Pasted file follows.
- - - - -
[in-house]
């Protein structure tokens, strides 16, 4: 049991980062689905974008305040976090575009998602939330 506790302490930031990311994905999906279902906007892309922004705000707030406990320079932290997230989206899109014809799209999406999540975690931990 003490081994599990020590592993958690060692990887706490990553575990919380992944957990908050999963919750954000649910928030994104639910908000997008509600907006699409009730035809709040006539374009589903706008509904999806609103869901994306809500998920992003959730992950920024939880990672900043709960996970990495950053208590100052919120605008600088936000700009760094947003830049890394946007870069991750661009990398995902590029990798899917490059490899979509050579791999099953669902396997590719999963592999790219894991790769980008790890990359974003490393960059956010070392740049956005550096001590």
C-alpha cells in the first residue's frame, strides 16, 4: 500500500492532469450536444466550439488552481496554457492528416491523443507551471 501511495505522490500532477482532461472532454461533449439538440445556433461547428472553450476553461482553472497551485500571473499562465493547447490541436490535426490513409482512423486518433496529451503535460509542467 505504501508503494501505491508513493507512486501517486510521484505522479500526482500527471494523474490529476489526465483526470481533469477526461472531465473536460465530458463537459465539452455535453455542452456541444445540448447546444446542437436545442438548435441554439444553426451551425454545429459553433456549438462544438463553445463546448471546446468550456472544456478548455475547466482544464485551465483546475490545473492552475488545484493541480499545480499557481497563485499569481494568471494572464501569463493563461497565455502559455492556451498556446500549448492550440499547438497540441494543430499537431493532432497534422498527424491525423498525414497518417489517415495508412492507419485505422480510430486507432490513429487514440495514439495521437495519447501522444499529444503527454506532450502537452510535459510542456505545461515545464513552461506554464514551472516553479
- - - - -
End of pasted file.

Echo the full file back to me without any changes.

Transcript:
[in-house]
């Protein structure tokens, strides 16, 4: 049991980062689905974008305040976090575009998602939330 506790302490930031990311994905999906279902906007892309922004705000707030406990320079932290997230989206899109014809799209999406999540975690931990 003490081994599990020590592993958690060692990887706490990553575990919380992944957990908050999963919750954000649910928030994104639910908000997008509600907006699409009730035809709040006539374009589903706008509904999806609103869901994306809500998920992003959730992950920024939880990672900043709960996970990495950053208590100052919120605008600088936000700009760094947003830049890394946007870069991750661009990398995902590029990798899917490059490899979509050579791999099953669902396997590719999963592999790219894991790769980008790890990359974003490393960059956010070392740049956005550096001590």
C-alpha cells in the first residue's frame, strides 16, 4: 500500500492532469450536444466550439488552481496554457492528416491523443507551471 501511495505522490500532477482532461472532454461533449439538440445556433461547428472553450476553461482553472497551485500571473499562465493547447490541436490535426490513409482512423486518433496529451503535460509542467 505504501508503494501505491508513493507512486501517486510521484505522479500526482500527471494523474490529476489526465483526470481533469477526461472531465473536460465530458463537459465539452455535453455542452456541444445540448447546444446542437436545442438548435441554439444553426451551425454545429459553433456549438462544438463553445463546448471546446468550456472544456478548455475547466482544464485551465483546475490545473492552475488545484493541480499545480499557481497563485499569481494568471494572464501569463493563461497565455502559455492556451498556446500549448492550440499547438497540441494543430499537431493532432497534422498527424491525423498525414497518417489517415495508412492507419485505422480510430486507432490513429487514440495514439495521437495519447501522444499529444503527454506532450502537452510535459510542456505545461515545464513552461506554464514551472516553479